Kaitlyn Hunt Is Not the First to Complicate 'Justice'

The former high school cheerleader's pending felony charges for a consensual relationship with a teammate have made LGBT Americans wonder about age-of-consent laws and selective prosecution.

BY Sunnivie Brydum

June 13 2013 4:00 AM ET

That allegedly unfair prosecution is all too familiar to Jackie Lynn Anthony, whose daughter, Paige Johnson (pictured), is serving a three- to five-year sentence in a county jail in Warren, Pa., for charges stemming from a scenario that is eerily similar to Hunt's.

In the spring of 2010, when Johnson was 18, she had a brief consensual physical relationship with another girl on her cheerleading squad. The girl was 14 at the time, and when the relationship turned sour, the younger girl's parents had Johnson arrested and charged with a felony for taking their daughter across state lines, after the team traveled to another state for a cheerleading competition. Unlike Hunt, though, Johnson accepted the state's plea deal and was slapped with two misdemeanor counts of corruption of a minor. The victim’s family could not be reached for comment. 

Anthony, who says she has spoken to the Hunt family on several occasions, believes state prosecutors targeted her daughter, claiming the officer who arrested Johnson was also the victim's soccer coach. More importantly, though, Anthony contends that accepting the plea deal prevented her daughter from telling her side of the story to a judge and correcting allegations Anthony says were false. 

"You have no right to fight anything once you've pled guilty," says Anthony. "The [court] only hears the other side."

Because of this, Anthony has been vocal in encouraging the Hunt family to reject the plea deal, a relatively uncommon tack in age-of-consent cases. And while she recognizes similarities between her daughter's case and Hunt's, she's also taken note of the overwhelming social media support for Hunt — which she says was nowhere to be found when her daughter was facing similar charges. 

"I don't think society as a whole was ready to face this issue," says Anthony. "And I'm not sure that the LGBT community and Lambda Legal and the ACLU, I'm not sure they wanted to jump on that bandwagon four years ago."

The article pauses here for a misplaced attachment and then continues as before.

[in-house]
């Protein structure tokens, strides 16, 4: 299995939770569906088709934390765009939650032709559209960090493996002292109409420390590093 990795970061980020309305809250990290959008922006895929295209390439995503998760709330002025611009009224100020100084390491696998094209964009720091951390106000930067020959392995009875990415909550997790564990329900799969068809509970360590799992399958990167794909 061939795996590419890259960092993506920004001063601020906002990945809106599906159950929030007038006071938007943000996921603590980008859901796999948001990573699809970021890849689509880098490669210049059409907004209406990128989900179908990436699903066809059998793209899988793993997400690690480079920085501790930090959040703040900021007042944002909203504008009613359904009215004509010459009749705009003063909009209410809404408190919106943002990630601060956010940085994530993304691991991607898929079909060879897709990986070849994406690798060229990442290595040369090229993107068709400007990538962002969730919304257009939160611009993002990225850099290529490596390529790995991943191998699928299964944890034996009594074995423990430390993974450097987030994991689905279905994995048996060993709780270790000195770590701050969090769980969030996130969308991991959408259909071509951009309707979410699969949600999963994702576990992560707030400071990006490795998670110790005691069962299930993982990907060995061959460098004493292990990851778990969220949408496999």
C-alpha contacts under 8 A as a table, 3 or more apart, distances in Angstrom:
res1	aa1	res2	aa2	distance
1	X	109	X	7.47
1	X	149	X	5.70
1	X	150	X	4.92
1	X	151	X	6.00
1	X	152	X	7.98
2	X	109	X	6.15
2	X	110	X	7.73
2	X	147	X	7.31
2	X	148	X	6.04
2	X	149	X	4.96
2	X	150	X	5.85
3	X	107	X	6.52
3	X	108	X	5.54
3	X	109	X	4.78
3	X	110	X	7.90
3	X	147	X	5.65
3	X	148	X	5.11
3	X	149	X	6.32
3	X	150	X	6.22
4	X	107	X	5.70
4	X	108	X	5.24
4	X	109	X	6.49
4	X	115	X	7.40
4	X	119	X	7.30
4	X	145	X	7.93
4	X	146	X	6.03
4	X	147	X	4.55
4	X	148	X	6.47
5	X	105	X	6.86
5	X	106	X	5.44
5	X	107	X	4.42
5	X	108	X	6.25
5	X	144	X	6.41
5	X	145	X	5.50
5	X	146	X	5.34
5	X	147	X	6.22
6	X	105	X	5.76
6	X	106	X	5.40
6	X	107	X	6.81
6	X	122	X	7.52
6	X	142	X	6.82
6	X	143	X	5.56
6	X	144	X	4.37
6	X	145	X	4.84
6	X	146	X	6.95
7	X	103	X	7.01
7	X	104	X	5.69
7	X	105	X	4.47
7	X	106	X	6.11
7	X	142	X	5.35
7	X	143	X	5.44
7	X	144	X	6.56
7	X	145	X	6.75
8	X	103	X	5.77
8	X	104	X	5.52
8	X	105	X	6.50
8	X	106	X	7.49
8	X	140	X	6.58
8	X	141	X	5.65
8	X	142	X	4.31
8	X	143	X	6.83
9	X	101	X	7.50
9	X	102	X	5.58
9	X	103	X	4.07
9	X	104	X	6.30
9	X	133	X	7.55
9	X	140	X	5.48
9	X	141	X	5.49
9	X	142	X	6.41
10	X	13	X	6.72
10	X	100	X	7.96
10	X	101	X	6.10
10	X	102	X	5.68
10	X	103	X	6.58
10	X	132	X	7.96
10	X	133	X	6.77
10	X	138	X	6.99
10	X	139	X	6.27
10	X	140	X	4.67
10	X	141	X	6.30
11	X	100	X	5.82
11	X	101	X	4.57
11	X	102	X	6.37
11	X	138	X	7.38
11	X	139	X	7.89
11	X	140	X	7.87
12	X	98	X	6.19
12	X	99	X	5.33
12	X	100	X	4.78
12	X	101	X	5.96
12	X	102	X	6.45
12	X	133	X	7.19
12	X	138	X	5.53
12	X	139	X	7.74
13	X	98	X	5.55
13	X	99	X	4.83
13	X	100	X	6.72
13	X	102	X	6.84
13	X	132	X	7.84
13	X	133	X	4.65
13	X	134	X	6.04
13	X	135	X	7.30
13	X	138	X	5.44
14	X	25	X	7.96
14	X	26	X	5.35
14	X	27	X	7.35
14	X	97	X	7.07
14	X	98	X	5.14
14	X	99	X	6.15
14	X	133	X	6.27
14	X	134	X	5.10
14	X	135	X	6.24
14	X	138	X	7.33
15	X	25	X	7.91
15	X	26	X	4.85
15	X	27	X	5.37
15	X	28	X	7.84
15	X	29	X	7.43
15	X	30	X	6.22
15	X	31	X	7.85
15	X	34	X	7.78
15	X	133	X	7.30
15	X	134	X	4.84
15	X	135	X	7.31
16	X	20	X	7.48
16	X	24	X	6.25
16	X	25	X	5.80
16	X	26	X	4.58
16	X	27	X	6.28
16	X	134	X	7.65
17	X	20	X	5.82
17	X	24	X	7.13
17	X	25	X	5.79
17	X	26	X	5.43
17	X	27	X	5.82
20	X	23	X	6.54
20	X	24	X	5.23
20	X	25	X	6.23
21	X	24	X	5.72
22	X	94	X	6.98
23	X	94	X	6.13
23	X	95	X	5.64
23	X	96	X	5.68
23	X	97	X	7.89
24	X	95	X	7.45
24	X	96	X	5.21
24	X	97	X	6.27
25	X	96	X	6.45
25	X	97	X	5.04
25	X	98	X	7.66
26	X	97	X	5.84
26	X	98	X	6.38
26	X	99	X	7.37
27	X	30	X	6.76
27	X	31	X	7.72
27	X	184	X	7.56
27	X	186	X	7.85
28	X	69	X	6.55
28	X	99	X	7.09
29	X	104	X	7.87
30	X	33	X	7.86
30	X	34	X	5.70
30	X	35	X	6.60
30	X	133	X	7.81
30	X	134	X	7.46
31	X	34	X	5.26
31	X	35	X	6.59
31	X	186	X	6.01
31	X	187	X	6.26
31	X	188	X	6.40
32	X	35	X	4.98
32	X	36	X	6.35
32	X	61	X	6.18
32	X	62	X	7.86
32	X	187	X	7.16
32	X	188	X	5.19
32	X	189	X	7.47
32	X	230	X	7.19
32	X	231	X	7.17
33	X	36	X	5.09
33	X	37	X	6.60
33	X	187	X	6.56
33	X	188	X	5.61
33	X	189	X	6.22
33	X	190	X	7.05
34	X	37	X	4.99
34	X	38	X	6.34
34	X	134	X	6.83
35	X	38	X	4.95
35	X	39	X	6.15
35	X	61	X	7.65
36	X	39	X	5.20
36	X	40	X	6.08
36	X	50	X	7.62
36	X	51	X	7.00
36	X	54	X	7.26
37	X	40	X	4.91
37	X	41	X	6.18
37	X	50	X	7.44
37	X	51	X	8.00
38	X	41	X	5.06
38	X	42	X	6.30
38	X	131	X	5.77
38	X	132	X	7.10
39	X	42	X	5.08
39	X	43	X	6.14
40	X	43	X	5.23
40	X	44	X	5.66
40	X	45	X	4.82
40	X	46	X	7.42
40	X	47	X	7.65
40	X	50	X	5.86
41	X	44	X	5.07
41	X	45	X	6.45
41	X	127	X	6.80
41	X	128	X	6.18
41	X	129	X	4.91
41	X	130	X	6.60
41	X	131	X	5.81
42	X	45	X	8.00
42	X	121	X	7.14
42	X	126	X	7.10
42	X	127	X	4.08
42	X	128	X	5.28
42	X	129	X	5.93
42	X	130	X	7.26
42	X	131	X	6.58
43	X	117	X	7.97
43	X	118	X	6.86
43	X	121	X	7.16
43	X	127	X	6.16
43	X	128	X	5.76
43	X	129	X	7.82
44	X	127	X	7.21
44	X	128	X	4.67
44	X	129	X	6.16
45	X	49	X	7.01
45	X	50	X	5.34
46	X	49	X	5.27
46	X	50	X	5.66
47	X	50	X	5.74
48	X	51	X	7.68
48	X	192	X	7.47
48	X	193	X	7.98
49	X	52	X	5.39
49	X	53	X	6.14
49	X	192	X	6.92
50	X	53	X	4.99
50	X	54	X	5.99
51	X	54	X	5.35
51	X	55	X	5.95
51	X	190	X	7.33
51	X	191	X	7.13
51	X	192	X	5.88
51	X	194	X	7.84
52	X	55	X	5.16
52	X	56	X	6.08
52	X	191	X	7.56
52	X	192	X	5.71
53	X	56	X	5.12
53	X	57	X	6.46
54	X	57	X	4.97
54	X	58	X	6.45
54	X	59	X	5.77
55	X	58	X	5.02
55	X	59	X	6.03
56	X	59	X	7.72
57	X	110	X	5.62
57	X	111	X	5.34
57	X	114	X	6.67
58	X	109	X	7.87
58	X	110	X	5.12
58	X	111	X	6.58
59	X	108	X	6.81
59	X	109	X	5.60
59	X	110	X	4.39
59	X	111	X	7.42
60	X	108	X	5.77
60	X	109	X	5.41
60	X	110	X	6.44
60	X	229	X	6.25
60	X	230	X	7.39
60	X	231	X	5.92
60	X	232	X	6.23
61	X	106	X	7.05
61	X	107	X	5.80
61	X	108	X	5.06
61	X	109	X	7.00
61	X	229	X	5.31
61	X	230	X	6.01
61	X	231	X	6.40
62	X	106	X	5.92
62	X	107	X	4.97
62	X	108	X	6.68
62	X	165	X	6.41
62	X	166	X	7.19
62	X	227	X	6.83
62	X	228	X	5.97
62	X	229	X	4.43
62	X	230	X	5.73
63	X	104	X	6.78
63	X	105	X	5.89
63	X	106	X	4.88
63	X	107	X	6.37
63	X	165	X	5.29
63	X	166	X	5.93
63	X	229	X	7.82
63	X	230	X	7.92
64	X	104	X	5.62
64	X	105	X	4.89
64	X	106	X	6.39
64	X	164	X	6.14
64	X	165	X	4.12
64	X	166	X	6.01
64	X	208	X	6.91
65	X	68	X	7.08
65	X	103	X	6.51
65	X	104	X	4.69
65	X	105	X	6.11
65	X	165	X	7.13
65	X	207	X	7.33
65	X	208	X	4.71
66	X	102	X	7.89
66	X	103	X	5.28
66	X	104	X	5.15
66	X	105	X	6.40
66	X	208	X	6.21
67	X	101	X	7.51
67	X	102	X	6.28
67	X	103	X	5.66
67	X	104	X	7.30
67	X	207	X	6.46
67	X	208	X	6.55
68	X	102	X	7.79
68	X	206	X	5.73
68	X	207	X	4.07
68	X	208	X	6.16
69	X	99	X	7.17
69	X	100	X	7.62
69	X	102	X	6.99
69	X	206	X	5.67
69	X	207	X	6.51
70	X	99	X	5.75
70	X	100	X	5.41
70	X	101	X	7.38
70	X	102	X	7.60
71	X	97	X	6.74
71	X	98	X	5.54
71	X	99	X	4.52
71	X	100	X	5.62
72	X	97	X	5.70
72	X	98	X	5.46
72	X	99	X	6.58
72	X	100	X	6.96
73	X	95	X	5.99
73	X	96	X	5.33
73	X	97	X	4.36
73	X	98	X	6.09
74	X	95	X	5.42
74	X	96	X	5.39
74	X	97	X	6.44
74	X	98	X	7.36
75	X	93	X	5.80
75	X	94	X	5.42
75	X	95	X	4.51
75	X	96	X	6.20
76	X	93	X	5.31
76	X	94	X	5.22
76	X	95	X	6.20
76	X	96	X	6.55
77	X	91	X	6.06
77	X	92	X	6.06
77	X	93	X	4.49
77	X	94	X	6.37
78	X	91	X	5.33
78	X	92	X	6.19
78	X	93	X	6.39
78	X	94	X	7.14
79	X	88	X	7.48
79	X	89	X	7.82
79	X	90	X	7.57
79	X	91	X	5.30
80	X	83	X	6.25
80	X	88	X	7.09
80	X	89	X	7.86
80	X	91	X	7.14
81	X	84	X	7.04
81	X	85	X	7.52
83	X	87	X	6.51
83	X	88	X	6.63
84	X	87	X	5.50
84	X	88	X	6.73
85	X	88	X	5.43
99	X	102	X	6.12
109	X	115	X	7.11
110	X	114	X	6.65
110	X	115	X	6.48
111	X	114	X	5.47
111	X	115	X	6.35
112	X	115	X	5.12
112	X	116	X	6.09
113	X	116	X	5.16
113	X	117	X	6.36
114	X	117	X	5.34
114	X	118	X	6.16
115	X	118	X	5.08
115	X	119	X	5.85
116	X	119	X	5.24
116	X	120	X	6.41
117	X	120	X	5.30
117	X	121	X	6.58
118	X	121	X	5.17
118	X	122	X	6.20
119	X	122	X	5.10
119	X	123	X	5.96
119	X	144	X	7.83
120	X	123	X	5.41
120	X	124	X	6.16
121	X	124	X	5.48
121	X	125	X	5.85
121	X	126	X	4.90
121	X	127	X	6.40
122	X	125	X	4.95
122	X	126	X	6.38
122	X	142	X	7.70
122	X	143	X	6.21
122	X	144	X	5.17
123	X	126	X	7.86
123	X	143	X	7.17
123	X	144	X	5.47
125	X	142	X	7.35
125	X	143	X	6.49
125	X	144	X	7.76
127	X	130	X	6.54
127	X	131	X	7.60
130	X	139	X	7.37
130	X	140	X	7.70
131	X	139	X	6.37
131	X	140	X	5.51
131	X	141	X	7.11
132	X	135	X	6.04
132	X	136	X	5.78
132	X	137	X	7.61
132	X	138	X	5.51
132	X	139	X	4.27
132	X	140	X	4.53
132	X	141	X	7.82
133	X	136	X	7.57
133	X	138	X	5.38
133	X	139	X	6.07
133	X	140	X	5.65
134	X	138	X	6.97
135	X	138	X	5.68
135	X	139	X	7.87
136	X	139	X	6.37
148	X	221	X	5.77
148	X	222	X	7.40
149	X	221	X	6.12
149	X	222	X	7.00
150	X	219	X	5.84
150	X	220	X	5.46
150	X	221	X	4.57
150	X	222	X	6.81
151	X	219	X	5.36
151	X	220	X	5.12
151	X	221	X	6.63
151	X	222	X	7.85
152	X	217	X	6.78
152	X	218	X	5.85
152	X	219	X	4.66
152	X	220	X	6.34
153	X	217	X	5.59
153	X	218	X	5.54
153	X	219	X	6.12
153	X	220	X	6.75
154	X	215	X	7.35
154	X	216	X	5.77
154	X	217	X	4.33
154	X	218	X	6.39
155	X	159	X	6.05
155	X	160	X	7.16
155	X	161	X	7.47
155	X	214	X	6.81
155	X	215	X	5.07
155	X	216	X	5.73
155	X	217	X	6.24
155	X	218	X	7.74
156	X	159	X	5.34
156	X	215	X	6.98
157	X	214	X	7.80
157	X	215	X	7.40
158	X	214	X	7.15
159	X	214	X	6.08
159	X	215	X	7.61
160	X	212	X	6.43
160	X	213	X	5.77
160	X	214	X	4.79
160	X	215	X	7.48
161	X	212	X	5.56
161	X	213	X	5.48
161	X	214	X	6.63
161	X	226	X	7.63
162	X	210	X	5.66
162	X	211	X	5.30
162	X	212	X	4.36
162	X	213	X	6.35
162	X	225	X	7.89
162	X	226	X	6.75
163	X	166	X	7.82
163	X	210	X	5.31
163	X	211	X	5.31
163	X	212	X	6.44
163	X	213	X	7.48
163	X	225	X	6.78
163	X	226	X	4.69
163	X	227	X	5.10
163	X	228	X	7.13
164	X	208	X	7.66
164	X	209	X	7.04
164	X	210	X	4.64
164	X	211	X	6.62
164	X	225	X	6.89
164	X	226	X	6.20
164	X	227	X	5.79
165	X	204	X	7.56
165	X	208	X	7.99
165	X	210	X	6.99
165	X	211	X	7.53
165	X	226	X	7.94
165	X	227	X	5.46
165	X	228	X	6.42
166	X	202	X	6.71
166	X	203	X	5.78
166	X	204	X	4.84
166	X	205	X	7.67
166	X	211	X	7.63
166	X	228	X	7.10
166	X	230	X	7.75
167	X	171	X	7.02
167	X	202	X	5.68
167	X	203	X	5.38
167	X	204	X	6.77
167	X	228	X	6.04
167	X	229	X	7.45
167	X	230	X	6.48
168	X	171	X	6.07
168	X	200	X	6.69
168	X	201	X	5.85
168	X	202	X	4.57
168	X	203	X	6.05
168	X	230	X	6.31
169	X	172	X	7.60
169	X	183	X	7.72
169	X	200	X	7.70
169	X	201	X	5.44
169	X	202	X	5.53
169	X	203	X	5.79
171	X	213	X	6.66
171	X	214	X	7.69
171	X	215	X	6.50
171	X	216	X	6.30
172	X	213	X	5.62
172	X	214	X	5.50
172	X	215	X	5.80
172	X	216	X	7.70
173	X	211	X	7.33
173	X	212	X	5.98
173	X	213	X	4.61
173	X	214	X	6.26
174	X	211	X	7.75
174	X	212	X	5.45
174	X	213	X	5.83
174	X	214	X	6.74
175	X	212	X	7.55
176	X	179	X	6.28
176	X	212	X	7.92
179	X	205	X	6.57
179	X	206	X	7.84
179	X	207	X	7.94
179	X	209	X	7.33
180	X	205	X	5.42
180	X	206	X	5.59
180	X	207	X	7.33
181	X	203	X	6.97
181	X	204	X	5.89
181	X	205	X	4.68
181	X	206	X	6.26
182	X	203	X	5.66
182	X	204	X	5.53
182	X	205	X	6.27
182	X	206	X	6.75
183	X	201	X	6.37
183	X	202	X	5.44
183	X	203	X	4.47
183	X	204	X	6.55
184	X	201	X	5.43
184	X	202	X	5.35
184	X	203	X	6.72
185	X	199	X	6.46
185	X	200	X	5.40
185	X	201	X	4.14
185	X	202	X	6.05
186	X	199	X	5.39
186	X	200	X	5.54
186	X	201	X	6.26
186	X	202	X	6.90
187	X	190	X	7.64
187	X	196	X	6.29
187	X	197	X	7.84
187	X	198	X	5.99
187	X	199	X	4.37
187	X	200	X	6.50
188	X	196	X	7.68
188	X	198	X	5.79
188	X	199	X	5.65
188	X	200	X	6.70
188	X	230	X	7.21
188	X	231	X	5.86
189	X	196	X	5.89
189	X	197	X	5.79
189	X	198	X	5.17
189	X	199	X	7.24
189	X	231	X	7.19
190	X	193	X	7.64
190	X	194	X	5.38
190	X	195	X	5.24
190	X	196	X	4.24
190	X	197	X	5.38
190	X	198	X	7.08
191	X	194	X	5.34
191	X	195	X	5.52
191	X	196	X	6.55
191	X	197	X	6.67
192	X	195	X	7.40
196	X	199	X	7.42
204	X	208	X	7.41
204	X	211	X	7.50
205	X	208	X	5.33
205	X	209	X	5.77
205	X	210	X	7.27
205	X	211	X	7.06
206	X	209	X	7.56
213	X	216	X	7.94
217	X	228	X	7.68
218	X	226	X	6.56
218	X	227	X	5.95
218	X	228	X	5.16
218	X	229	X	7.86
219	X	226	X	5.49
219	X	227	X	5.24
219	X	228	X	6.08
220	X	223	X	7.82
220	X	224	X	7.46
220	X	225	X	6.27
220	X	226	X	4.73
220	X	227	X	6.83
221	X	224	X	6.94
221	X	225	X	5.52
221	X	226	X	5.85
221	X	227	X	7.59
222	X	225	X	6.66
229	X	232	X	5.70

Anthony says she's reached out to numerous organizations seeking representation for her daughter, who has thus far served 15 months in jail. After Johnson initially served 11 months and successfully compled more than a year on probation, a judge revoked her probation and ordered her to start her time over after police officers searched her personal computer and cell phone and found photos of Johnson and her 17-year-old best friend that they contended were inappropriate. Anthony says the photos, where Johnson and her friend were sticking their tongues out at the camera, were nothing more than typical teenage horseplay, but officers alleged that the images might constitute child pornography, and qualified as Johnson's "failure to follow a directive," landing her back in jail. 

"[Paige] didn't stand a chance," says Anthony. "If I had money and I could have afforded a $5,000 lawyer, we wouldn't be here talking right now. I can guarantee it. Because everything they did was wrong and illegal, and it violated her rights."

But despite the legal quagmire Johnson finds herself in, her mother says Johnson wants her story to be heard, especially in light of the publicity Hunt's case is attracting. 

"She said, 'Mom, I don't care what people call me,'" says Anthony. "The social issues have changed, and the views on some of this have changed now. More states are allowing gay marriage ... or at least gay relationships. Someone has to stand up and say, 'Hey, you can't do this. It's wrong.'"

"You've got to put it out there and let people know," Anthony says her daughter recently told her. "You've got to let [Hunt's] parents know. Please don't take the plea. Give her a chance in front of a jury."

Tags: Youth

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